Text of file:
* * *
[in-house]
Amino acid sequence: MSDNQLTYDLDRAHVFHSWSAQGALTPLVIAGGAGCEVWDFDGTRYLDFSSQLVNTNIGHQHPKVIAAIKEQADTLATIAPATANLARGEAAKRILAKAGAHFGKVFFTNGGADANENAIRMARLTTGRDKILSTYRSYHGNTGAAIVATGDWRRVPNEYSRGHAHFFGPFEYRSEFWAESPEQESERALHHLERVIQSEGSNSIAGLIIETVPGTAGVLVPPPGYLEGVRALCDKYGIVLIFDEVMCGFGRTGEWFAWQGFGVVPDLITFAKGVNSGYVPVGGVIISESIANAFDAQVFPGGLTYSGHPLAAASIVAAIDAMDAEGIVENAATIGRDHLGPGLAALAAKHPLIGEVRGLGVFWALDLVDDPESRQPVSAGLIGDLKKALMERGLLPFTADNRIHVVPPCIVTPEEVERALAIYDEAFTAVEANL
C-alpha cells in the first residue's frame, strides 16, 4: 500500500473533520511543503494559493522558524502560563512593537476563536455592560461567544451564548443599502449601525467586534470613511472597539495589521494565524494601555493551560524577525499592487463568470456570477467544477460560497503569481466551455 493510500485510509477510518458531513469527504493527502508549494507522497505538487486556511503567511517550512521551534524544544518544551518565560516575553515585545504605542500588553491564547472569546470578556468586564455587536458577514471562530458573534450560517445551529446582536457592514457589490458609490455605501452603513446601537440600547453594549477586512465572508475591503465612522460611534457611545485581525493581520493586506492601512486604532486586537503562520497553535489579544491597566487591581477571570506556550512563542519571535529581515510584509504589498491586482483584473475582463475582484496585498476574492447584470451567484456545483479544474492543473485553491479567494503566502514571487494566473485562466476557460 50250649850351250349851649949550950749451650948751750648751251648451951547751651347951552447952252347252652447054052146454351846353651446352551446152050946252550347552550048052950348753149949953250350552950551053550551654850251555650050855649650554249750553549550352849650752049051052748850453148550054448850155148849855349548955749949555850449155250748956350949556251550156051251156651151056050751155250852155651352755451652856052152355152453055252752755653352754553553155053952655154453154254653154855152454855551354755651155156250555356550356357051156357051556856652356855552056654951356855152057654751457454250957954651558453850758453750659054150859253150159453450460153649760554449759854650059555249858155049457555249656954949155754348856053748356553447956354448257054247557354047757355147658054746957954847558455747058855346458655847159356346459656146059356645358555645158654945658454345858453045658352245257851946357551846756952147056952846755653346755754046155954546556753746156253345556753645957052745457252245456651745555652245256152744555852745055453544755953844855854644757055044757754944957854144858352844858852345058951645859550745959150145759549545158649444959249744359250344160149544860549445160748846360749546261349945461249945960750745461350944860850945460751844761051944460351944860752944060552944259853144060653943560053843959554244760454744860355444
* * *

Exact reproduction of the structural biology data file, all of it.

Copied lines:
[in-house]
Amino acid sequence: MSDNQLTYDLDRAHVFHSWSAQGALTPLVIAGGAGCEVWDFDGTRYLDFSSQLVNTNIGHQHPKVIAAIKEQADTLATIAPATANLARGEAAKRILAKAGAHFGKVFFTNGGADANENAIRMARLTTGRDKILSTYRSYHGNTGAAIVATGDWRRVPNEYSRGHAHFFGPFEYRSEFWAESPEQESERALHHLERVIQSEGSNSIAGLIIETVPGTAGVLVPPPGYLEGVRALCDKYGIVLIFDEVMCGFGRTGEWFAWQGFGVVPDLITFAKGVNSGYVPVGGVIISESIANAFDAQVFPGGLTYSGHPLAAASIVAAIDAMDAEGIVENAATIGRDHLGPGLAALAAKHPLIGEVRGLGVFWALDLVDDPESRQPVSAGLIGDLKKALMERGLLPFTADNRIHVVPPCIVTPEEVERALAIYDEAFTAVEANL
C-alpha cells in the first residue's frame, strides 16, 4: 500500500473533520511543503494559493522558524502560563512593537476563536455592560461567544451564548443599502449601525467586534470613511472597539495589521494565524494601555493551560524577525499592487463568470456570477467544477460560497503569481466551455 493510500485510509477510518458531513469527504493527502508549494507522497505538487486556511503567511517550512521551534524544544518544551518565560516575553515585545504605542500588553491564547472569546470578556468586564455587536458577514471562530458573534450560517445551529446582536457592514457589490458609490455605501452603513446601537440600547453594549477586512465572508475591503465612522460611534457611545485581525493581520493586506492601512486604532486586537503562520497553535489579544491597566487591581477571570506556550512563542519571535529581515510584509504589498491586482483584473475582463475582484496585498476574492447584470451567484456545483479544474492543473485553491479567494503566502514571487494566473485562466476557460 50250649850351250349851649949550950749451650948751750648751251648451951547751651347951552447952252347252652447054052146454351846353651446352551446152050946252550347552550048052950348753149949953250350552950551053550551654850251555650050855649650554249750553549550352849650752049051052748850453148550054448850155148849855349548955749949555850449155250748956350949556251550156051251156651151056050751155250852155651352755451652856052152355152453055252752755653352754553553155053952655154453154254653154855152454855551354755651155156250555356550356357051156357051556856652356855552056654951356855152057654751457454250957954651558453850758453750659054150859253150159453450460153649760554449759854650059555249858155049457555249656954949155754348856053748356553447956354448257054247557354047757355147658054746957954847558455747058855346458655847159356346459656146059356645358555645158654945658454345858453045658352245257851946357551846756952147056952846755653346755754046155954546556753746156253345556753645957052745457252245456651745555652245256152744555852745055453544755953844855854644757055044757754944957854144858352844858852345058951645859550745959150145759549545158649444959249744359250344160149544860549445160748846360749546261349945461249945960750745461350944860850945460751844761051944460351944860752944060552944259853144060653943560053843959554244760454744860355444